Maria Sally Salazar

By Therese Glenn

When Maria Sally Salazar illegally enlisted into the Army, she dreamed of traveling the world. She didn’t imagine, however, that her service would lead to six months in the hospital recovering from multiple illnesses and watching the end of World War II from bed.

"The war in '41 woke us up," Salazar said. "Everyone was talking about it. Everyone wanted to go."

Juan Meza

By Ignacio Laguarda

It was New Year's Eve in 1944 when Soldier First Class Juan Meza discovered Germans had occupied an abandoned college in France -- the same building where he and five other soldiers were resting.

"We were directing the artillery to shoot where we knew they were giving us more battles," Meza said.

He and the other soldiers were there for a week, five or 10 kilometers in front of battle, serving as observers.

Antonia Meza

By Rachel Gor

In Antonia Meza's day, girls had chaperones accompany them on dates and stayed home with their mothers to make tortillas. Today, Meza's own granddaughters spend entire weekends with their boyfriends, and even she buys tortillas from the grocery store.

These are only a couple of ways in which traditions have changed from the WWII generation to the present.

Elsie Schaffer Martinez

By Kimberly Wied

Elsie Martinez saw a lot of World War II, but she never left the country and can't talk about it.

"The things we saw, and the people that came back, it was horrible," said Martinez, recalling her work in a high-security photo lab that processed aerial photos taken by Army reconnaissance.

Luis Martinez

By Sarah Adams

Luis Martinez has had a hand in history.

He participated in one of the more famous New Deal projects, witnessed D-Day from the English shores and attended Gen. George S. Patton's funeral. But what he remembers most as a World War II veteran is meeting a young woman in the British Women's Auxiliary Territorial Service and falling in love.

Francisco Guerra

By In-Young Kim

Francisco Guerra still doesn't understand why people had to kill each other during World War II. And he says he doesn’t believe in wars anymore.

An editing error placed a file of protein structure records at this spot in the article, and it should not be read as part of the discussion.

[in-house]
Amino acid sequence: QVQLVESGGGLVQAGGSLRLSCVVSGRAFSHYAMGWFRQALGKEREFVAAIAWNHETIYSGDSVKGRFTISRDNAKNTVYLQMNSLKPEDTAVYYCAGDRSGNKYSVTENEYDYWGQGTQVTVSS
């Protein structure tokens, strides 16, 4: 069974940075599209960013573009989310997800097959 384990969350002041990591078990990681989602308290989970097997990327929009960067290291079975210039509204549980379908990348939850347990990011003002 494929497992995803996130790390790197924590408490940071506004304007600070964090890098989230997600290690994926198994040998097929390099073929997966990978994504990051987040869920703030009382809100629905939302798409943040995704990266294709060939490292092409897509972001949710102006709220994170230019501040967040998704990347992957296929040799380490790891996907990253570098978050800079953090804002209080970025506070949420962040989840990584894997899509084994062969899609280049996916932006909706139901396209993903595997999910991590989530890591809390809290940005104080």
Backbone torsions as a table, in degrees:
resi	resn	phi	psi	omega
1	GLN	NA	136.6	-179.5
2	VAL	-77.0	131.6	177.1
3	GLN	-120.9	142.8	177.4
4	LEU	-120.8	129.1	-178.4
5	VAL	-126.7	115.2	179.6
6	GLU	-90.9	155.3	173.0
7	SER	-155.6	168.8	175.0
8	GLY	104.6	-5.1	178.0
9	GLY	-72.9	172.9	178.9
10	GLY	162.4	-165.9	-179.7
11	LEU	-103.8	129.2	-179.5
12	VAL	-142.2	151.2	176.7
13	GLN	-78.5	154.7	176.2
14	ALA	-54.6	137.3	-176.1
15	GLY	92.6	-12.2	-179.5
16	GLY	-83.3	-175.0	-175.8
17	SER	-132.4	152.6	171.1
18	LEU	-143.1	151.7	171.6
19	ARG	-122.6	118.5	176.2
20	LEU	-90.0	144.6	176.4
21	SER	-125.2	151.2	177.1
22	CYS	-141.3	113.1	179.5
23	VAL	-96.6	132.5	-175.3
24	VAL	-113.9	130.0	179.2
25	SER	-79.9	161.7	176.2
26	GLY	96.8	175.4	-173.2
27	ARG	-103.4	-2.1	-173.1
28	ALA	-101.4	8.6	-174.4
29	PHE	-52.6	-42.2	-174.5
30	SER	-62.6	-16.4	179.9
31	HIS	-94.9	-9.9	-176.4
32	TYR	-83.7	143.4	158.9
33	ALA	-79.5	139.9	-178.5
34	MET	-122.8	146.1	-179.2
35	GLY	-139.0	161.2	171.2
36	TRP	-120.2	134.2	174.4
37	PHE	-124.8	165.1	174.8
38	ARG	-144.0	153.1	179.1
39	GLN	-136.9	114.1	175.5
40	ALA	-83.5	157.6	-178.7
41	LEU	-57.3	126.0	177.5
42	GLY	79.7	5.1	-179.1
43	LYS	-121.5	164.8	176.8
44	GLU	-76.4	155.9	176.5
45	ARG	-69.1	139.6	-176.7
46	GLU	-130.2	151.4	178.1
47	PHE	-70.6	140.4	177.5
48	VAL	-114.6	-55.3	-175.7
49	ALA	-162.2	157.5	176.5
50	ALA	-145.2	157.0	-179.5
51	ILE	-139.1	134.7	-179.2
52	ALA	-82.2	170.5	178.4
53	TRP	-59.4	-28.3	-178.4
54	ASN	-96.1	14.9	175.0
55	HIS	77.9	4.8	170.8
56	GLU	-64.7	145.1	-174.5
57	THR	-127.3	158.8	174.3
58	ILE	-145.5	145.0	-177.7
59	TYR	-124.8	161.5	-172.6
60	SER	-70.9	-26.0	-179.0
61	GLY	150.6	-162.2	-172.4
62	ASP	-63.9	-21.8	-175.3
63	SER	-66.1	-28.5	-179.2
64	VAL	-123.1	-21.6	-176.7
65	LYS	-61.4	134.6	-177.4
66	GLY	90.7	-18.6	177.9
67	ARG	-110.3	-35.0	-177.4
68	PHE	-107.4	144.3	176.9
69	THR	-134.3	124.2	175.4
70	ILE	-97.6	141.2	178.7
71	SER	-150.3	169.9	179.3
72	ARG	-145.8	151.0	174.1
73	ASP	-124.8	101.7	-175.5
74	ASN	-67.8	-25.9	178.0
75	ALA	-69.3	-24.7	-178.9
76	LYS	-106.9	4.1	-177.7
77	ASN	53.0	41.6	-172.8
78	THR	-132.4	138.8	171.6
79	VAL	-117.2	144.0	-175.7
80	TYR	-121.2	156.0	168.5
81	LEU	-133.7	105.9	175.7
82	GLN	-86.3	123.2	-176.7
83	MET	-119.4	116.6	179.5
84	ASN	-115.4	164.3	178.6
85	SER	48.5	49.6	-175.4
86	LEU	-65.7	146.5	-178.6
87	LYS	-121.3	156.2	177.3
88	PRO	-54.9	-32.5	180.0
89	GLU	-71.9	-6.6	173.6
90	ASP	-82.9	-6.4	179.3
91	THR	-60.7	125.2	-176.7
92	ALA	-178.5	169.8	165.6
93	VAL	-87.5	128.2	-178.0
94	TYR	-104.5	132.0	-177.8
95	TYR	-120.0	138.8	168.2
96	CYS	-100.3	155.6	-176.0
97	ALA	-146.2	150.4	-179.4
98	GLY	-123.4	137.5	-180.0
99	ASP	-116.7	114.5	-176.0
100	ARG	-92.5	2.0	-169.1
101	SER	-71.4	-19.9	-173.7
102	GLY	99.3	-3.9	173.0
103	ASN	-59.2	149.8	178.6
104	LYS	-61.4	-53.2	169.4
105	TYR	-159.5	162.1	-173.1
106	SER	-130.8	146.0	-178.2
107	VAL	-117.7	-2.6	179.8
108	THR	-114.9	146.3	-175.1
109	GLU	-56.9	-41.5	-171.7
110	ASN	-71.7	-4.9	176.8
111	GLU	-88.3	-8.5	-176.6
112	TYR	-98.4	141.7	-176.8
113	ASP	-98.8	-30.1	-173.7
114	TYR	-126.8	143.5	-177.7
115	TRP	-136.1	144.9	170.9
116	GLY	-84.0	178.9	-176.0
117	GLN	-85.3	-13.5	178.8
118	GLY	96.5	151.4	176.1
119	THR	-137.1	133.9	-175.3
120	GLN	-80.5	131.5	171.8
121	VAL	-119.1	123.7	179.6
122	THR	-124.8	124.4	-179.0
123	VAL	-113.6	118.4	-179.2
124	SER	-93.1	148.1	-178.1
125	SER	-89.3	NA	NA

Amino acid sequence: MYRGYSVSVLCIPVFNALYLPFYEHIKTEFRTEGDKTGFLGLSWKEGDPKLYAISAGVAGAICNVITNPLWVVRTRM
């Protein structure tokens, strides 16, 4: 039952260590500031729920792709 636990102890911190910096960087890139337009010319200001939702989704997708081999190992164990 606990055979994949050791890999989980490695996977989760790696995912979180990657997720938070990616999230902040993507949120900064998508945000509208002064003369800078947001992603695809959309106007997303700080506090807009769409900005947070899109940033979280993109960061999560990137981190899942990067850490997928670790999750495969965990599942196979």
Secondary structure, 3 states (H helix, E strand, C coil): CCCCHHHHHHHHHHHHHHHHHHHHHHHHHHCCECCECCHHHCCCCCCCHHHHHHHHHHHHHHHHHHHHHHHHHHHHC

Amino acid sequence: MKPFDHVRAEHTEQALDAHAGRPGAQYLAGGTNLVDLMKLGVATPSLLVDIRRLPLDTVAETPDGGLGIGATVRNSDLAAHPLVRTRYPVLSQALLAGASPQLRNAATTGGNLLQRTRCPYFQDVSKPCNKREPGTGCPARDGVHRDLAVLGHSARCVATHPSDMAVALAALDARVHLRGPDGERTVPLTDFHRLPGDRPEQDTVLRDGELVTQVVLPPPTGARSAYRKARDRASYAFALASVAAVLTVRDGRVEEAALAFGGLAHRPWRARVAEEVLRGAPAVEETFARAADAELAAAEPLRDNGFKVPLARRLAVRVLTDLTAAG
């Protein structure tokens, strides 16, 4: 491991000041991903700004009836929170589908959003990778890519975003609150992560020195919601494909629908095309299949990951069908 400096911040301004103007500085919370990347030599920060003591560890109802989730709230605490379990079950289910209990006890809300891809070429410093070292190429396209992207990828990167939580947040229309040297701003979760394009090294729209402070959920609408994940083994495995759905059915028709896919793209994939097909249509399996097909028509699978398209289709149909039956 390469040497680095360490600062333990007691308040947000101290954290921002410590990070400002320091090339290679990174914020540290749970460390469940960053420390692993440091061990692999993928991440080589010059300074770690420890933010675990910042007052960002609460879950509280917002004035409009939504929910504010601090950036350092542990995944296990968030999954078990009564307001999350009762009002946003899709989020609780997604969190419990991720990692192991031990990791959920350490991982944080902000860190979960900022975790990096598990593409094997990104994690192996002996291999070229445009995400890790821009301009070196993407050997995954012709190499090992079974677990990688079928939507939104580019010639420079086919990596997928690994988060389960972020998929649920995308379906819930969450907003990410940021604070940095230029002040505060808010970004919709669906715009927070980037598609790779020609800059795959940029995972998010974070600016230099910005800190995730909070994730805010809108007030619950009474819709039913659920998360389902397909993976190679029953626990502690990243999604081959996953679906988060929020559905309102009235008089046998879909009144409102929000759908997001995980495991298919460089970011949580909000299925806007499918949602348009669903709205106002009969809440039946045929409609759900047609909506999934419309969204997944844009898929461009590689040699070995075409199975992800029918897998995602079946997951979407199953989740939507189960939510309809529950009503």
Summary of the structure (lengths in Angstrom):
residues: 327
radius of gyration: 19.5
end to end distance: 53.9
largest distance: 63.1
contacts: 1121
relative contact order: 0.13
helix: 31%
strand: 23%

Guerra remembers the harrowing days he spent on Omaha Beach during the 1944 Normandy campaign. He recalls the high casualties as United States forces took Normandy. He witnessed intense combat, as German gunfire from enemy positions on high ground ripped American units apart.

One memory vividly sticks with him to this day -- the day a fellow soldier was struck by German machine-gun fire.

Hilario Cavazos

By Nicolas Martinez

When the government called Hilario Cavazos Jr. to war in October of 1943, he was in his senior year at Laredo's Martin High School, working his way toward college. He asked for an extension to finish high school, but to no avail -- the need for capable men was too great during World War II.

Placida Peña Barrera

By: Emily Burgess

Placida P. Barrera vividly remembers her childhood days in the dry heat of Guerra, Texas, also known as "El Colorado" Ranch, where she’d help her father plant corn, pumpkins and watermelon.

Just as clearly, she recalls traveling thousands of miles and hundreds of hours across land and water with her husband, Air Force Sgt. Raymundo M. Barrera, and their six children.

Two of the children were born in Japan, and Barrera also lived in Korea, where her husband was an adviser to the Korean troops.

Salomon Trevino Abrego

By Justin Lefkowski

Salomon Abrego was at the Battle of the Bulge, where he and his fellow soldiers suffered through one of the coldest winters to hit the area in more than 20 years.

As a medic, Abrego watched helplessly as the cold ruined some supplies.

"It was so cold that the plasma was freezing," he said. "Soldiers were going into shock because we couldn't use it."

Abrego, who earned the rank of Private First Class, was personally touched by the deaths he saw.

Subscribe to Laredo